How long do you think it will take to get that rail extension and the port facility up and ready to go for your project?
We want it to be ready at least by 2026 and 2027 at the very latest. But that’s our frustration, that we want to work more closely with ArcelorMittal. And we have found it difficult to engage with them. And this is the point I’m trying to make and am happy to be quoted on, which is that, it is so much better for Liberia to have not just one project (ArcelorMittal), but two projects. It is so much better for Liberia to maximize the use of that remarkable infrastructure, which they have had for a long time, which is a great infrastructure. It’s better for Liberia that, at the Port of Buchanan, there’s 45 million tons of ore being shipped per year than just 15 (million). So, it’s better for Liberia, there’s no doubt about it. I think it’s better for us, to be honest with you, because you’ve got economies of scale if you ship 45 million as opposed to 15 million on the railroad. You spread the cost over a much larger tonnage. So there clearly are economies of scale.
So I’m just quite optimistic that it makes sense for everybody to work together and I can’t imagine that anybody would want to say ‘no, no no, we only want to rely on ArcelorMittal’. It would be very bizarre. And I can’t even imagine ArcelorMittal wouldn’t understand that it would be pretty obvious that there would be economies of scale. It would benefit them. And so, why would they not be supportive? That’s my question.
I have not seen the ArcelorMittal agreement, so I will not comment on that. But I think it is what you have done, as a group of newspapers to insist on having complete transparency about this agreement. I think that’s absolutely right.
I totally agree. I’m personally amazed by the impact that the FOI request has achieved because now there is another mineral development agreement that has sped through the Senate. But when it reached the House of Representatives, it was halted because we also raised the exact same concerns [about that one] as we raised concerning the ArcelorMittal agreement.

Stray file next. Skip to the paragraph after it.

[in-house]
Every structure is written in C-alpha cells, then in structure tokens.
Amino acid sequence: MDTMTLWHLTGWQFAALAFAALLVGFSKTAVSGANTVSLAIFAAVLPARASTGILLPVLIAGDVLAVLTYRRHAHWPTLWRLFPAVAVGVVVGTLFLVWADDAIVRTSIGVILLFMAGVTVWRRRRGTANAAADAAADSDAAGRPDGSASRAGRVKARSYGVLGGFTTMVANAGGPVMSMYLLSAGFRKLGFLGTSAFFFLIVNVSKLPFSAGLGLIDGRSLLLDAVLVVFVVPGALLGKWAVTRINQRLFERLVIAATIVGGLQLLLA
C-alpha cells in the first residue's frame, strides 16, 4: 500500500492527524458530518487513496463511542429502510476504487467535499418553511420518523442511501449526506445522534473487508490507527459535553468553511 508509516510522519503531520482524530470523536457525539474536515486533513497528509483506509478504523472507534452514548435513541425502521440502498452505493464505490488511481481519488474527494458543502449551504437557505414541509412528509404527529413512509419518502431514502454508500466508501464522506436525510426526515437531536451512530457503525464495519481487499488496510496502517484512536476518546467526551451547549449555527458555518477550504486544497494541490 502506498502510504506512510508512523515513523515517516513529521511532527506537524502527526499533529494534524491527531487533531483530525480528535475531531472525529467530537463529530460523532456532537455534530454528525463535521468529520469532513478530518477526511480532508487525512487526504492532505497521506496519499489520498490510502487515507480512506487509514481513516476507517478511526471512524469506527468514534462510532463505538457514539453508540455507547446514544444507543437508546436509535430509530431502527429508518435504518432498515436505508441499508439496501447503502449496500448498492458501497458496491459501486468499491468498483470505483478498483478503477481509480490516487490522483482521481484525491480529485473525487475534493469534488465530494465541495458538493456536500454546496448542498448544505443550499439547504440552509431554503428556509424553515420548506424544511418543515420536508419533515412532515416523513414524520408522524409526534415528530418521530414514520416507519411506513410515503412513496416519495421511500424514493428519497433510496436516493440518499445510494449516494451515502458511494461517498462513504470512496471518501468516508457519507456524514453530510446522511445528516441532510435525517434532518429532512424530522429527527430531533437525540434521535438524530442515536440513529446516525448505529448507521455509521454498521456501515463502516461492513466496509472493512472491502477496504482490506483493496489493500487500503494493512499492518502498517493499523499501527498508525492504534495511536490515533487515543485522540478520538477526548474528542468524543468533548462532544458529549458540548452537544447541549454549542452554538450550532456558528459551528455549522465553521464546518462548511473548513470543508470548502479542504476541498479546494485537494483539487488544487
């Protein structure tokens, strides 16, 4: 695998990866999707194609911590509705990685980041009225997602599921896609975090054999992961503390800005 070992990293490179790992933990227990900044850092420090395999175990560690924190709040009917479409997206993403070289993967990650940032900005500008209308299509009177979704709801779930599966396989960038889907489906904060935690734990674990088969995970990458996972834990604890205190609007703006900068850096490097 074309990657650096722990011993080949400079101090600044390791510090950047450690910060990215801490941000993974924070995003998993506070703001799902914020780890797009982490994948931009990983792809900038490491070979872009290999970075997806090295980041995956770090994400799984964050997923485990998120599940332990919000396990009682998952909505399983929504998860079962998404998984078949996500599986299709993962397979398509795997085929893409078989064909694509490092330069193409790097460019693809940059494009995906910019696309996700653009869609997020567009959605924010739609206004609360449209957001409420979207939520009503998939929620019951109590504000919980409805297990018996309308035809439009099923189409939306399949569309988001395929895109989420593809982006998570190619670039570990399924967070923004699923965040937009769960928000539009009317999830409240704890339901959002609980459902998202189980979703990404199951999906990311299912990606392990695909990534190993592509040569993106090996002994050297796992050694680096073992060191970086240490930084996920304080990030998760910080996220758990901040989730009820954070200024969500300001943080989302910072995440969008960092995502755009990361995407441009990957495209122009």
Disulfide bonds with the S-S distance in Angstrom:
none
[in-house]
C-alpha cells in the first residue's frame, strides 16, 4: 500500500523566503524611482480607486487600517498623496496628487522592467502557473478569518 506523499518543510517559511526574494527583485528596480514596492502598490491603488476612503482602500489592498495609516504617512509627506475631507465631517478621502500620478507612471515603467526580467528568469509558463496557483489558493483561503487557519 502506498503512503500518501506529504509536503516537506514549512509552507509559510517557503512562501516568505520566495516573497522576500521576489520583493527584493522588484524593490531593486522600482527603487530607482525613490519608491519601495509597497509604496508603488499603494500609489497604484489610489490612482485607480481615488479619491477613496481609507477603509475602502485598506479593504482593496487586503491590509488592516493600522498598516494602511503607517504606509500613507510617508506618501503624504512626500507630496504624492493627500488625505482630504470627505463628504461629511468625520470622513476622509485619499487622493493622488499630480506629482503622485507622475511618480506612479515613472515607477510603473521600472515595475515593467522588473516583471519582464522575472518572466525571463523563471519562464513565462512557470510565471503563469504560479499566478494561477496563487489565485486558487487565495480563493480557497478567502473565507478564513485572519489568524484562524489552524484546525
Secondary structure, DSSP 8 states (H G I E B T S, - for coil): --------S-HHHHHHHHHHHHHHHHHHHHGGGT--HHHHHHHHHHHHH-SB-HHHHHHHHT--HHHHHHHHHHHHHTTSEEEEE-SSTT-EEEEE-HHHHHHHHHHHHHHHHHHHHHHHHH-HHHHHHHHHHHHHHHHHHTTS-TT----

That’s exactly right. You’ve got the EITI and Liberia is part of it. How could you be part of the EITI and not have total transparency about these agreements?
Let’s look at jobs. From your company’s press release, we are looking at about 500 jobs for Liberians. What kinds of jobs are we talking about -- engineering, managerial?
These are permanent jobs. I don’t have the breakdown exactly in mind. But I do think that training of the domestic labor force is always a key part of any mining project and again, we should work with ArcelorMittal, so that we have one big training center, and for anything which has to do with railroad transport and material handling. Or we could have ours separate, I don’t mind. But there is a real benefit by not having a monopoly by one company over an infrastructure. One of the benefits is that, if two people are using that infrastructure, they have to define the rules of the game very precisely, up-front. Any kind of [adverse] behavior by one could affect the operation of the other. So they would monitor each other. And you’d get much higher standards on a multi-user infrastructure than on one which is monopolistic in nature. If we have to share a railroad, we would both be making sure that, whatever they have to do, whatever we have to do, we do it to the highest standards because otherwise, if it doesn’t operate at the highest standards, we’re both penalized.